Biden 'actively plotting' ways to forgive student loans if Supreme Court ... trends now
The Supreme Court is getting ready to hand down a decision any day now on President Joe Biden's proposed student loan forgiveness plan – and progressives are scrambling to find a way to still wipe clean that debt.
Meanwhile, the group that launched one of the lawsuits that landed the resident's plan at the Supreme Court says that they will sue any workarounds the Biden administration tries to jam through.
Job Creators Network President and CEO Alfredo Ortiz told DailyMail.com that the Department of Education (DOE) is actively working on workarounds to still get at least $10,000 taken off of the debts of most borrowers with outstanding student loans.
The group did not want to speculate on what those workarounds could be – especially before the 6-3 conservative majority Supreme Court hands down a decision on the fate of one of Biden's keystone proposals.
'If they implement workarounds, we will sue the workaround,' Ortiz said in a discussion with DailyMail.com about the plan the Congressional Budget Office estimates would cost $400 billion.
Job Creators Network leaders attended oral arguments at the Supreme Court after suing the Biden administration's rule forgiving between $10,000-$20,000 of student loans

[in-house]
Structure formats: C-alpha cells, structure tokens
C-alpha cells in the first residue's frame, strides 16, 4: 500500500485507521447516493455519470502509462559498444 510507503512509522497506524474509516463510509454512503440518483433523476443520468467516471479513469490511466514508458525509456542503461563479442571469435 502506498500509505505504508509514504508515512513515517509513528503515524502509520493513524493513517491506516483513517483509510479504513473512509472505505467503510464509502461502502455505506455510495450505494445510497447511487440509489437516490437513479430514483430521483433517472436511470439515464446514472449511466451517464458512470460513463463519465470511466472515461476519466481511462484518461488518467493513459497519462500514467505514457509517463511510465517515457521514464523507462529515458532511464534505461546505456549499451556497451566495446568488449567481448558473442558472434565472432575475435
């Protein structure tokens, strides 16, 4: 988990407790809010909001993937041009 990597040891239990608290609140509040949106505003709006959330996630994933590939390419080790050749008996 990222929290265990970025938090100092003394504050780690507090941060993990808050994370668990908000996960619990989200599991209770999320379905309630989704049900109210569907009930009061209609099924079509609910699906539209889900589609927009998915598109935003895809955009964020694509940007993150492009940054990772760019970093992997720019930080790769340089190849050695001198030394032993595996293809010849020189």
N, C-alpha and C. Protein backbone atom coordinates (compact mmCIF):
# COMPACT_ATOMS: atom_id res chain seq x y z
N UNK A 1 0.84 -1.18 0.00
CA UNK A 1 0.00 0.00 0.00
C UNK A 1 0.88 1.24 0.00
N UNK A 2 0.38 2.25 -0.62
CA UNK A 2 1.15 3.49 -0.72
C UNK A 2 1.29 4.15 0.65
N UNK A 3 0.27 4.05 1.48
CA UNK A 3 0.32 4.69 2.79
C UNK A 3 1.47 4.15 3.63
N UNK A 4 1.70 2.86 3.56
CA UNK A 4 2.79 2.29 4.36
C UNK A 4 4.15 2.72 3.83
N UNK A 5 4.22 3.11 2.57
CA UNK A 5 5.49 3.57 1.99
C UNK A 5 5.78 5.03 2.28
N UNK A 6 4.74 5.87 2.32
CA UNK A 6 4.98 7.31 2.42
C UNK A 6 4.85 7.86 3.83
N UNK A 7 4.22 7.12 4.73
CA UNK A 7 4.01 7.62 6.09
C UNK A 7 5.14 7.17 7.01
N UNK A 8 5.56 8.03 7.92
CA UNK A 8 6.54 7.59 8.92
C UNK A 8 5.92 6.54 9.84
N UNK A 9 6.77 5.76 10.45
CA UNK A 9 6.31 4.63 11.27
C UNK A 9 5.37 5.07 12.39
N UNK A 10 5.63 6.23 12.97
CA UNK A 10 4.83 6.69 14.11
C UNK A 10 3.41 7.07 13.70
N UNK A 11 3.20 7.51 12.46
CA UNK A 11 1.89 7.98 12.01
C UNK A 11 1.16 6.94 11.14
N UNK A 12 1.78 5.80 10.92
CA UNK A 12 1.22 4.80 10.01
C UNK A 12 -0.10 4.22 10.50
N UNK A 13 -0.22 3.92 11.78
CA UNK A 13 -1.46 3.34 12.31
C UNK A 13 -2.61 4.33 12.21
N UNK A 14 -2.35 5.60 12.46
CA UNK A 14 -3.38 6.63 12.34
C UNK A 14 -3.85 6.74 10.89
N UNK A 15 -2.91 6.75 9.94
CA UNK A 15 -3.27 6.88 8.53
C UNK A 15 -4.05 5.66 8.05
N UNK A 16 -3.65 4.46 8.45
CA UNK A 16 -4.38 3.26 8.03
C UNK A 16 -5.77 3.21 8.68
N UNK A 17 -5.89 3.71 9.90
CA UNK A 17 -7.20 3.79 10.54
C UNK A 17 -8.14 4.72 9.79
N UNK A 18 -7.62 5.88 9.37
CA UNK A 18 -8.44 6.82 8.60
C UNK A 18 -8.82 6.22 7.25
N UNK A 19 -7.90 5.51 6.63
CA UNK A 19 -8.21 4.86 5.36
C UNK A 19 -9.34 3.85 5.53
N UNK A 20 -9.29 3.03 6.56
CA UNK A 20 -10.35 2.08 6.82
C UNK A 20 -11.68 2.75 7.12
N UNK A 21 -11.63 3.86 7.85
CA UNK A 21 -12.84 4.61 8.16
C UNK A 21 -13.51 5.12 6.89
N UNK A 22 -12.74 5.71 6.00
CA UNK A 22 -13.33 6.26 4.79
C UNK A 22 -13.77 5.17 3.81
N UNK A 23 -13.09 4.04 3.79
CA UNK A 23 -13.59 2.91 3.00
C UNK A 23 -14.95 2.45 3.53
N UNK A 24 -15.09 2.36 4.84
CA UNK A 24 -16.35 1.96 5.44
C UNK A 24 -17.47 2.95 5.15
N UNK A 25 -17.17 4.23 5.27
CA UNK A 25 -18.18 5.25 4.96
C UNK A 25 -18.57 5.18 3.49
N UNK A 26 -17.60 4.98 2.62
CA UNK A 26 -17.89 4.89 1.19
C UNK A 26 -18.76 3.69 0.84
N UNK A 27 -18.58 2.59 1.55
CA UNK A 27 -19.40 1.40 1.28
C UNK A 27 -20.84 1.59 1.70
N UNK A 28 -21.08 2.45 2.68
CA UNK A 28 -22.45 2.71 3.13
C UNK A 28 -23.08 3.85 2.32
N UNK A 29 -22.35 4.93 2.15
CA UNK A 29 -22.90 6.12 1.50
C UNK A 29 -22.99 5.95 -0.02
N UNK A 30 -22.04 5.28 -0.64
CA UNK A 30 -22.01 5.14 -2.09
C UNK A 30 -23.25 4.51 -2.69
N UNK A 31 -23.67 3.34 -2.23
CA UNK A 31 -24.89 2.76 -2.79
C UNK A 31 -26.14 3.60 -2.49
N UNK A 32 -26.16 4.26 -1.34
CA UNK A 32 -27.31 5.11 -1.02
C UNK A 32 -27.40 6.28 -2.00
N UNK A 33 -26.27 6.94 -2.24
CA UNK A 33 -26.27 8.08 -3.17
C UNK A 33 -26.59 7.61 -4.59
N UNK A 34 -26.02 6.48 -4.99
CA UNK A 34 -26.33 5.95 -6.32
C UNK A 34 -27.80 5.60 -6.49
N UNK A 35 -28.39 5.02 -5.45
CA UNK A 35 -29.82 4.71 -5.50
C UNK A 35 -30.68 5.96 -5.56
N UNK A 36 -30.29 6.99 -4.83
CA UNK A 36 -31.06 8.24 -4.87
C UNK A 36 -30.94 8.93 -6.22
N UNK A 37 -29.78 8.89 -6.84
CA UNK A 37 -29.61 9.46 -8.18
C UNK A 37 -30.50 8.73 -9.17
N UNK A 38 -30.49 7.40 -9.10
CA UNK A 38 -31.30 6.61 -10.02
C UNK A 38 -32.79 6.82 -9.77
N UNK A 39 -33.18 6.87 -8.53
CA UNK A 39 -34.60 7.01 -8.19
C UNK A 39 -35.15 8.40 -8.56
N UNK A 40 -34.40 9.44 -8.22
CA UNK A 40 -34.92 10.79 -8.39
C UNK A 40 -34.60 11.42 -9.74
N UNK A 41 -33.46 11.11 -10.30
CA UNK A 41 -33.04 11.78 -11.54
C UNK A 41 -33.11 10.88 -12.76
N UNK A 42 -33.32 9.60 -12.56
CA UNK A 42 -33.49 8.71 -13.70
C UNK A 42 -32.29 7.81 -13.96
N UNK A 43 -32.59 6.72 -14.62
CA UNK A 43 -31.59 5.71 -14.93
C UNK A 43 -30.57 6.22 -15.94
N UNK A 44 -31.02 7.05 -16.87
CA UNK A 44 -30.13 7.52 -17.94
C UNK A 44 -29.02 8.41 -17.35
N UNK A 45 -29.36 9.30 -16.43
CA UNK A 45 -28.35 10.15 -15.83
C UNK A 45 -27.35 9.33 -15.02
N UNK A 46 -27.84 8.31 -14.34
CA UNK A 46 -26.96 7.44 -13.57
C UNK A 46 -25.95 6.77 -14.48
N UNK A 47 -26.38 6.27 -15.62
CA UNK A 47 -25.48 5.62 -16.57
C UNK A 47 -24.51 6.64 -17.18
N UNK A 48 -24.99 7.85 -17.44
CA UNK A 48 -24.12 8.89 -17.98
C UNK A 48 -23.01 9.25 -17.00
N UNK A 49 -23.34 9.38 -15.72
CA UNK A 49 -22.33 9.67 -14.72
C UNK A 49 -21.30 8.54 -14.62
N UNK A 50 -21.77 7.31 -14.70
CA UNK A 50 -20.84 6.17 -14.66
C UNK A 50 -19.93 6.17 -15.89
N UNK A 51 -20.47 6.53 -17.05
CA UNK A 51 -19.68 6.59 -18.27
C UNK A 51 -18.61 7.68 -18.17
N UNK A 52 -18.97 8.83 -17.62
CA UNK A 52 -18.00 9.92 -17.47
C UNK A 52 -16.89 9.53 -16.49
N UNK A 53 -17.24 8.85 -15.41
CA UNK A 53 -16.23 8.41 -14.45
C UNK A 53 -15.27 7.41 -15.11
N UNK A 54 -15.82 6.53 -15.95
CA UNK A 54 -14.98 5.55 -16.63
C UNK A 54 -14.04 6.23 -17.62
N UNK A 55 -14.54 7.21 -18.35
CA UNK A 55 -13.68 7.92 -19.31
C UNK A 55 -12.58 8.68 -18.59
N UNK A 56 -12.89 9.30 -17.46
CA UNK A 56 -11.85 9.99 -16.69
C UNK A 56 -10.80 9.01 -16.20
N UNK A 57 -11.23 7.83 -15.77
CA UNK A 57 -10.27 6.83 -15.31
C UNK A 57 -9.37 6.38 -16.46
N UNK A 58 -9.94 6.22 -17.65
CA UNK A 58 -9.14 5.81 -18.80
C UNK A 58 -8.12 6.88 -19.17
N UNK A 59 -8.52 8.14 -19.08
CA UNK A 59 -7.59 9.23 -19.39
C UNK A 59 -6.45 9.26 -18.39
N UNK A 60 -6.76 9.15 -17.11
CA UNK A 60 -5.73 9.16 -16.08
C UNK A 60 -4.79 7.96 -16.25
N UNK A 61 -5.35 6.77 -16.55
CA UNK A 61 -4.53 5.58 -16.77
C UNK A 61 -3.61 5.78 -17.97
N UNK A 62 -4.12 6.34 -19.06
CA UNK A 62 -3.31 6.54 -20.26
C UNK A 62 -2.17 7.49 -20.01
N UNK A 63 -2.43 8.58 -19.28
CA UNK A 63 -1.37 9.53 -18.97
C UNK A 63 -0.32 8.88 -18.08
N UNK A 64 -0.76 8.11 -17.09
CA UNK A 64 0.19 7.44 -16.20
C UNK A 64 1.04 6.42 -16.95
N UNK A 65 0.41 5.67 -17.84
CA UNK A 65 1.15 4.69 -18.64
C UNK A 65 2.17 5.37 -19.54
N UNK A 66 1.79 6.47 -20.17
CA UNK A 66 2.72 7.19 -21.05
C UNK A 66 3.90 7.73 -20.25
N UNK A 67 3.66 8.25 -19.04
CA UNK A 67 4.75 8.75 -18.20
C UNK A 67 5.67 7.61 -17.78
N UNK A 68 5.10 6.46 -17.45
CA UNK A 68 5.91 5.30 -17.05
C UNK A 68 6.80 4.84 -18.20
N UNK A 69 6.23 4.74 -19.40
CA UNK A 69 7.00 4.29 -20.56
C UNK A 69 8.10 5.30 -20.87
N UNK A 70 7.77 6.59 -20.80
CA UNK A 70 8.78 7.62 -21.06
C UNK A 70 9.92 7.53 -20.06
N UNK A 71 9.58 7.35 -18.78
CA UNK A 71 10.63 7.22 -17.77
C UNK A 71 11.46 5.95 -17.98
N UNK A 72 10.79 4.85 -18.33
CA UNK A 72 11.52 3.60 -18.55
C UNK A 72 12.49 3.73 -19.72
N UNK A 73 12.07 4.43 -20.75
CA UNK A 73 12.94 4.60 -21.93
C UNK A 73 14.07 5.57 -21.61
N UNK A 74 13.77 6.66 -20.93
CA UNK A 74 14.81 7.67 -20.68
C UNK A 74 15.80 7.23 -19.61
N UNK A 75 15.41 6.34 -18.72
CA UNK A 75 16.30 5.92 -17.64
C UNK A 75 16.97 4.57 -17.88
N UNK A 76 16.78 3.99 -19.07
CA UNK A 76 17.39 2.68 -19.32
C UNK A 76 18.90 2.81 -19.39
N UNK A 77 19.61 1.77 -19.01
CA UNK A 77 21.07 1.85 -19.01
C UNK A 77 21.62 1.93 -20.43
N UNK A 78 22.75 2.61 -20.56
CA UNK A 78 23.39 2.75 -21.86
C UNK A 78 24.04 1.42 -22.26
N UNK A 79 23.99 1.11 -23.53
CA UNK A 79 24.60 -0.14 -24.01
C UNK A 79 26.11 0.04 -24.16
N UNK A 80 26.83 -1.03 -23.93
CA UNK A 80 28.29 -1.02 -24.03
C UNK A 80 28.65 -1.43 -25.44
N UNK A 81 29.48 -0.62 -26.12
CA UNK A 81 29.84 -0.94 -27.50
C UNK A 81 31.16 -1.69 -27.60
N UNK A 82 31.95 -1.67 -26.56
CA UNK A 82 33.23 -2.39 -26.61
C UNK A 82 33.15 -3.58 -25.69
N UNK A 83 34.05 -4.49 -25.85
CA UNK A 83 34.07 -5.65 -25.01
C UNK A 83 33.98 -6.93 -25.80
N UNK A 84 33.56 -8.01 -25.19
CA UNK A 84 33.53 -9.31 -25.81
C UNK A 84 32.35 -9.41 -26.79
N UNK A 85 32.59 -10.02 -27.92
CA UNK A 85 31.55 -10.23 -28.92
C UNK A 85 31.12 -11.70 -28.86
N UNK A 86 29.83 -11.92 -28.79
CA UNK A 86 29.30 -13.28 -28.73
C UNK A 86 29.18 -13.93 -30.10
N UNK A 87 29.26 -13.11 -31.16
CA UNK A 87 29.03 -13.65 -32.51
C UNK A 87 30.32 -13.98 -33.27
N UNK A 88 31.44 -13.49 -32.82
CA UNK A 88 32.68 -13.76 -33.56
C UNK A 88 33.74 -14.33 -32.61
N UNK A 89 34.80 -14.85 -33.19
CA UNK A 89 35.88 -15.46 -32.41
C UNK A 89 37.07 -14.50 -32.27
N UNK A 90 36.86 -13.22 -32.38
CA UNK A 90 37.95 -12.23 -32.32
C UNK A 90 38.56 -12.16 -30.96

The debt ceiling deal, when signed by Biden this month, made it law that student loan repayment will resume at the end of August. Now, progressives are looking at a way to make sure there is a widespread forgiveness plan in place
JCN sued the Biden administration for instructing the DOE to implement a plan forgiving between $10,000-$20,000 in student loan debt after more than three years of repayment deferment – using the HEROs Act created for first responders of the 9/11 terrorist attacks.
The group argued that the DOE did not follow rule-making procedure by allowing a public comment period for Americans to weigh-in on the proposed rule.
Ortiz also lamented that forgiving student loans with the HEROs Act is outside the scope of what the bill was intended.
He attended oral arguments at the Supreme Court earlier this year.
Student loans have quickly become one of the